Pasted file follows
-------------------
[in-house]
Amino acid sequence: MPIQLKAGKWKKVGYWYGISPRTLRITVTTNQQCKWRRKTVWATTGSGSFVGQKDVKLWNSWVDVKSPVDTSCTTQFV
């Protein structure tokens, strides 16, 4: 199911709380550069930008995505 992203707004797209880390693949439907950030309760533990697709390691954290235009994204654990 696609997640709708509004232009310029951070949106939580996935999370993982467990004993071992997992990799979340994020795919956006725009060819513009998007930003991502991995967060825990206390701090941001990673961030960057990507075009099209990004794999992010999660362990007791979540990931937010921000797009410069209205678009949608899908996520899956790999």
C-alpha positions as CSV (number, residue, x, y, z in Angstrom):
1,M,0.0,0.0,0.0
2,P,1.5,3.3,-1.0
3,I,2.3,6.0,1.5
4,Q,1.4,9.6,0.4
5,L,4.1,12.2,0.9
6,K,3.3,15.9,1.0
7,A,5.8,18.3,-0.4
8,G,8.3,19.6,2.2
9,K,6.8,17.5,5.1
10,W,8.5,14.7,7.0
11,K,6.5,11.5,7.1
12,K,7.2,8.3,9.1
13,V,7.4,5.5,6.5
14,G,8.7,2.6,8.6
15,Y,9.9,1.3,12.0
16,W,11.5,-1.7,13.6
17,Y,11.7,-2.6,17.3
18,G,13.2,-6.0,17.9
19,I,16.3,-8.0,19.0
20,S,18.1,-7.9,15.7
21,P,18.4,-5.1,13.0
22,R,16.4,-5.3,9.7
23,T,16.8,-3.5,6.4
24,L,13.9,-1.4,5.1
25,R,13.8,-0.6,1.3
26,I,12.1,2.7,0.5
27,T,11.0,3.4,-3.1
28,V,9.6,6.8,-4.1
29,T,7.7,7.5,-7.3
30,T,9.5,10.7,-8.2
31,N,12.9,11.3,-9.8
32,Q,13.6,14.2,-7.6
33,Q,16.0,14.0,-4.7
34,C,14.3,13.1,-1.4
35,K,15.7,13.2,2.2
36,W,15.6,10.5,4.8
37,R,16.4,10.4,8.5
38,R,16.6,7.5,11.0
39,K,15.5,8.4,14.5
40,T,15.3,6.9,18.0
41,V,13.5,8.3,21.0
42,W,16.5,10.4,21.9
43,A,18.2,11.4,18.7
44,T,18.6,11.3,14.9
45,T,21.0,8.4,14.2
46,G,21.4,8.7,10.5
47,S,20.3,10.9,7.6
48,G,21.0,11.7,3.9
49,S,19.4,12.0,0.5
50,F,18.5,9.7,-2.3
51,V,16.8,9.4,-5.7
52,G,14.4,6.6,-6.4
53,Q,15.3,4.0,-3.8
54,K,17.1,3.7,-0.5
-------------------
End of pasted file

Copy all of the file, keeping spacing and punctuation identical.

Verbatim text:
[in-house]
Amino acid sequence: MPIQLKAGKWKKVGYWYGISPRTLRITVTTNQQCKWRRKTVWATTGSGSFVGQKDVKLWNSWVDVKSPVDTSCTTQFV
């Protein structure tokens, strides 16, 4: 199911709380550069930008995505 992203707004797209880390693949439907950030309760533990697709390691954290235009994204654990 696609997640709708509004232009310029951070949106939580996935999370993982467990004993071992997992990799979340994020795919956006725009060819513009998007930003991502991995967060825990206390701090941001990673961030960057990507075009099209990004794999992010999660362990007791979540990931937010921000797009410069209205678009949608899908996520899956790999």
C-alpha positions as CSV (number, residue, x, y, z in Angstrom):
1,M,0.0,0.0,0.0
2,P,1.5,3.3,-1.0
3,I,2.3,6.0,1.5
4,Q,1.4,9.6,0.4
5,L,4.1,12.2,0.9
6,K,3.3,15.9,1.0
7,A,5.8,18.3,-0.4
8,G,8.3,19.6,2.2
9,K,6.8,17.5,5.1
10,W,8.5,14.7,7.0
11,K,6.5,11.5,7.1
12,K,7.2,8.3,9.1
13,V,7.4,5.5,6.5
14,G,8.7,2.6,8.6
15,Y,9.9,1.3,12.0
16,W,11.5,-1.7,13.6
17,Y,11.7,-2.6,17.3
18,G,13.2,-6.0,17.9
19,I,16.3,-8.0,19.0
20,S,18.1,-7.9,15.7
21,P,18.4,-5.1,13.0
22,R,16.4,-5.3,9.7
23,T,16.8,-3.5,6.4
24,L,13.9,-1.4,5.1
25,R,13.8,-0.6,1.3
26,I,12.1,2.7,0.5
27,T,11.0,3.4,-3.1
28,V,9.6,6.8,-4.1
29,T,7.7,7.5,-7.3
30,T,9.5,10.7,-8.2
31,N,12.9,11.3,-9.8
32,Q,13.6,14.2,-7.6
33,Q,16.0,14.0,-4.7
34,C,14.3,13.1,-1.4
35,K,15.7,13.2,2.2
36,W,15.6,10.5,4.8
37,R,16.4,10.4,8.5
38,R,16.6,7.5,11.0
39,K,15.5,8.4,14.5
40,T,15.3,6.9,18.0
41,V,13.5,8.3,21.0
42,W,16.5,10.4,21.9
43,A,18.2,11.4,18.7
44,T,18.6,11.3,14.9
45,T,21.0,8.4,14.2
46,G,21.4,8.7,10.5
47,S,20.3,10.9,7.6
48,G,21.0,11.7,3.9
49,S,19.4,12.0,0.5
50,F,18.5,9.7,-2.3
51,V,16.8,9.4,-5.7
52,G,14.4,6.6,-6.4
53,Q,15.3,4.0,-3.8
54,K,17.1,3.7,-0.5